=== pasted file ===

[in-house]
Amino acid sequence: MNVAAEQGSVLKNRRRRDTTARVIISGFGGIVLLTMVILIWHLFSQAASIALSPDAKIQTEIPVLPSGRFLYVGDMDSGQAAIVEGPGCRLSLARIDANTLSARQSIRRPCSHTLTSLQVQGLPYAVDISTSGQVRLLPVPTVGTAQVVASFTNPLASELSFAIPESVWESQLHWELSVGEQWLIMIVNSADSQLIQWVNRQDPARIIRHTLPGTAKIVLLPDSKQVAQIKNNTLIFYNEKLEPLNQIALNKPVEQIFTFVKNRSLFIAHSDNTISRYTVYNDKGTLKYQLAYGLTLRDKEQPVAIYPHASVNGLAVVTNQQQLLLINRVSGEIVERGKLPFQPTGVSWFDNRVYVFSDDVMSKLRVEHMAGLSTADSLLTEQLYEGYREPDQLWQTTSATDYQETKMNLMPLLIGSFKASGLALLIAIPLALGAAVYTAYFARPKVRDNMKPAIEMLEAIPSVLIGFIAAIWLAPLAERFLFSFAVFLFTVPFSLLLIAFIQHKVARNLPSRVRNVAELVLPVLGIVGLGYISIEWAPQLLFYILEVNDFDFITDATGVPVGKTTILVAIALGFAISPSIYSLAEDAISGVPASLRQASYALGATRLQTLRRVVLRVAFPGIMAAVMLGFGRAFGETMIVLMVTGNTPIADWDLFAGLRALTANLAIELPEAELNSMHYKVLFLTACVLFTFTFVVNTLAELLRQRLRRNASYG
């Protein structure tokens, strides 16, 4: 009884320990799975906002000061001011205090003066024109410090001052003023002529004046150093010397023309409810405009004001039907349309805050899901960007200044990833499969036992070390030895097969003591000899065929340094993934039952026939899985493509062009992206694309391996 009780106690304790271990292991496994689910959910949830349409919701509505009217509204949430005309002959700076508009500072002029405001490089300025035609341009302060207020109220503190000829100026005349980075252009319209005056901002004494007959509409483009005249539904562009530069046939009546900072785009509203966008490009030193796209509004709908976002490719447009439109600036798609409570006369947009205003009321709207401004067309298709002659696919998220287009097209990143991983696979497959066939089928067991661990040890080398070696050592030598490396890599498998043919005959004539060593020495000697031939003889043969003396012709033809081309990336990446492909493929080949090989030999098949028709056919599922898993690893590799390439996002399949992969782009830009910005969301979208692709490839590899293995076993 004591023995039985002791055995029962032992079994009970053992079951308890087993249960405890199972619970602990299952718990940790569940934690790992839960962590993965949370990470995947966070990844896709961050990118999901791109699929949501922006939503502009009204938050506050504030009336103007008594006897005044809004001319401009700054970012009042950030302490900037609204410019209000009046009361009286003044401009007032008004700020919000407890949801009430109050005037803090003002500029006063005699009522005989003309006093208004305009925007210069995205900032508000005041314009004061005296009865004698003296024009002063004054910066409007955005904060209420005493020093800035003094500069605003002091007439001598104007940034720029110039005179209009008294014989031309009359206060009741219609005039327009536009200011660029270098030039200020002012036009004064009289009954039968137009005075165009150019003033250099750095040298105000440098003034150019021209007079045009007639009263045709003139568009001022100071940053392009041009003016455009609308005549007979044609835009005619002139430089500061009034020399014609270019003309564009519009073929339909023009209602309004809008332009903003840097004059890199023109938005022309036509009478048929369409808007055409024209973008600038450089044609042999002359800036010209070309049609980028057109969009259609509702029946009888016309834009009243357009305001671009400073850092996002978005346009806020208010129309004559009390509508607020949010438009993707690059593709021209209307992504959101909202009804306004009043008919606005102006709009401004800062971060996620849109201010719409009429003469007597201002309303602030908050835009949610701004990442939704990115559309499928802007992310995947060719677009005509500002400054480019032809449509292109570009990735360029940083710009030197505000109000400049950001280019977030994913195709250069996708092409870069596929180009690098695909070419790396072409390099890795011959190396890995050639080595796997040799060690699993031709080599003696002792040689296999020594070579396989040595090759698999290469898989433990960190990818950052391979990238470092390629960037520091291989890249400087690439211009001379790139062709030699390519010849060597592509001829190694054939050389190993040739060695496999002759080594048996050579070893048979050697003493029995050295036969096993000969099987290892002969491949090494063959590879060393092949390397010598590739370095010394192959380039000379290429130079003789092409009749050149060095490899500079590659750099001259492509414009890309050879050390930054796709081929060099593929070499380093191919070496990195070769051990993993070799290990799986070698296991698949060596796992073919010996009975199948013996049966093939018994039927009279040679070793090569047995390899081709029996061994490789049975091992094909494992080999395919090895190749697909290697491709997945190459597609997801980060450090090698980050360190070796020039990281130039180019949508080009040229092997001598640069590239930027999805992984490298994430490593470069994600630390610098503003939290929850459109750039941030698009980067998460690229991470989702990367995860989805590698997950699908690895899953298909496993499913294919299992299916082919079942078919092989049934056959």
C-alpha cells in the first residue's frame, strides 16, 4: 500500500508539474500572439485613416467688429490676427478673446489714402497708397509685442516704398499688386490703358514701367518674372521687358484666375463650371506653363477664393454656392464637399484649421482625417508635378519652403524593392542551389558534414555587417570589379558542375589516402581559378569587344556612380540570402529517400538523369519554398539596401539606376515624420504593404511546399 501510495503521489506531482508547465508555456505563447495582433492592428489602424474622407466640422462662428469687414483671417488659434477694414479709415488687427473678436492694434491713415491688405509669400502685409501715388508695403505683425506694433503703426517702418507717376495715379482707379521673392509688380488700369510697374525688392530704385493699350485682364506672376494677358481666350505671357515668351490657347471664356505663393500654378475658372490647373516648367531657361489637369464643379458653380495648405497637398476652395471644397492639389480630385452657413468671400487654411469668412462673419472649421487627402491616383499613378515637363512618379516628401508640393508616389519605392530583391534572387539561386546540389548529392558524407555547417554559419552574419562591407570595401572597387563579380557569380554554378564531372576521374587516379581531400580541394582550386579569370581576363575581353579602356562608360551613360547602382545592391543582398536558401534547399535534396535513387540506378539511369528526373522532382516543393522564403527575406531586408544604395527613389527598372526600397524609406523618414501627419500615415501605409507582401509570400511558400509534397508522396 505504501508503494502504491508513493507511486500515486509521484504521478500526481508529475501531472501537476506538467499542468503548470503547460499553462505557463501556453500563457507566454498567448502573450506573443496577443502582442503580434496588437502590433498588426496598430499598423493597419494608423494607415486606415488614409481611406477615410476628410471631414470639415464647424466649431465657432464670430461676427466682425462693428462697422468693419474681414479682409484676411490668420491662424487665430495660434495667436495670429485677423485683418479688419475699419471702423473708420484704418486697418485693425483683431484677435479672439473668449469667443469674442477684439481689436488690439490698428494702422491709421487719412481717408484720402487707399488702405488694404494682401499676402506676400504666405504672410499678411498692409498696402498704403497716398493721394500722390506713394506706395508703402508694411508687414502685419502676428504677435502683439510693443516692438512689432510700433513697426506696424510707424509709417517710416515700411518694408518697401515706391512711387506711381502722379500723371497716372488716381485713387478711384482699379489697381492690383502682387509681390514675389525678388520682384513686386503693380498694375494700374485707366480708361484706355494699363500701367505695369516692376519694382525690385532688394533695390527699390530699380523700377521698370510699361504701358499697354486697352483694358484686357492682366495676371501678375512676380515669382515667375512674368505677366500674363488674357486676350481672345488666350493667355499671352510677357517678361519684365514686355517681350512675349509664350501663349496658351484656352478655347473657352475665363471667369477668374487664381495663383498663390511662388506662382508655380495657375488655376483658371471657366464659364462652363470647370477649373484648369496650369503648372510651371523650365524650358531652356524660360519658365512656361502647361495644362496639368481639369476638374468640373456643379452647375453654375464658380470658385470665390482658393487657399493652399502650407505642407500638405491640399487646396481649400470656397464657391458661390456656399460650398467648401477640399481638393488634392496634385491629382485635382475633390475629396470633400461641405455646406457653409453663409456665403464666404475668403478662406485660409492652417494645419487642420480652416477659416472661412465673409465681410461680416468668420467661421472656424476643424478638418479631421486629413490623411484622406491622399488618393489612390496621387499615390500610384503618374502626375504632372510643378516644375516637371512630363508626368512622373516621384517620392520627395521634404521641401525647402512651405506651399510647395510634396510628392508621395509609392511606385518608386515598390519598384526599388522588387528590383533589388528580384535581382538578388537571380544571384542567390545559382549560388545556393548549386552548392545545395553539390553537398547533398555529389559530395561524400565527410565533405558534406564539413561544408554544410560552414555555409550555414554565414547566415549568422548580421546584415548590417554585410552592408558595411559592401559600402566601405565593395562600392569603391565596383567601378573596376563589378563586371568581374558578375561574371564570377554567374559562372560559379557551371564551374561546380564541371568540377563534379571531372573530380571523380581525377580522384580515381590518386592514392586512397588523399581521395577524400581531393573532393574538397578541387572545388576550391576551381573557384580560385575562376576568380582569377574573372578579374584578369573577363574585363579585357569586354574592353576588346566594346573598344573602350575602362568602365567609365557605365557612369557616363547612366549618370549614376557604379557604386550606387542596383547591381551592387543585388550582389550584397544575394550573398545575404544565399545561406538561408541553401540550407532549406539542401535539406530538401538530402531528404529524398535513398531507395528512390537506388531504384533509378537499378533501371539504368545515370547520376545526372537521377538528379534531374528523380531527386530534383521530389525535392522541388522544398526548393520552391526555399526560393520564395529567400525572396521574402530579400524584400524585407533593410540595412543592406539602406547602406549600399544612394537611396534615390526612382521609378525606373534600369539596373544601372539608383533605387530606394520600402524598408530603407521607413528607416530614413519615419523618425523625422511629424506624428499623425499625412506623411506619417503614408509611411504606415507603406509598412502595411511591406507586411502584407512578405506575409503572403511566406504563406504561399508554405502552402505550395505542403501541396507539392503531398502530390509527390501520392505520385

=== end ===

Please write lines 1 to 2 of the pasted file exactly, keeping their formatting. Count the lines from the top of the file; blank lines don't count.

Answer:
[in-house]
Amino acid sequence: MNVAAEQGSVLKNRRRRDTTARVIISGFGGIVLLTMVILIWHLFSQAASIALSPDAKIQTEIPVLPSGRFLYVGDMDSGQAAIVEGPGCRLSLARIDANTLSARQSIRRPCSHTLTSLQVQGLPYAVDISTSGQVRLLPVPTVGTAQVVASFTNPLASELSFAIPESVWESQLHWELSVGEQWLIMIVNSADSQLIQWVNRQDPARIIRHTLPGTAKIVLLPDSKQVAQIKNNTLIFYNEKLEPLNQIALNKPVEQIFTFVKNRSLFIAHSDNTISRYTVYNDKGTLKYQLAYGLTLRDKEQPVAIYPHASVNGLAVVTNQQQLLLINRVSGEIVERGKLPFQPTGVSWFDNRVYVFSDDVMSKLRVEHMAGLSTADSLLTEQLYEGYREPDQLWQTTSATDYQETKMNLMPLLIGSFKASGLALLIAIPLALGAAVYTAYFARPKVRDNMKPAIEMLEAIPSVLIGFIAAIWLAPLAERFLFSFAVFLFTVPFSLLLIAFIQHKVARNLPSRVRNVAELVLPVLGIVGLGYISIEWAPQLLFYILEVNDFDFITDATGVPVGKTTILVAIALGFAISPSIYSLAEDAISGVPASLRQASYALGATRLQTLRRVVLRVAFPGIMAAVMLGFGRAFGETMIVLMVTGNTPIADWDLFAGLRALTANLAIELPEAELNSMHYKVLFLTACVLFTFTFVVNTLAELLRQRLRRNASYG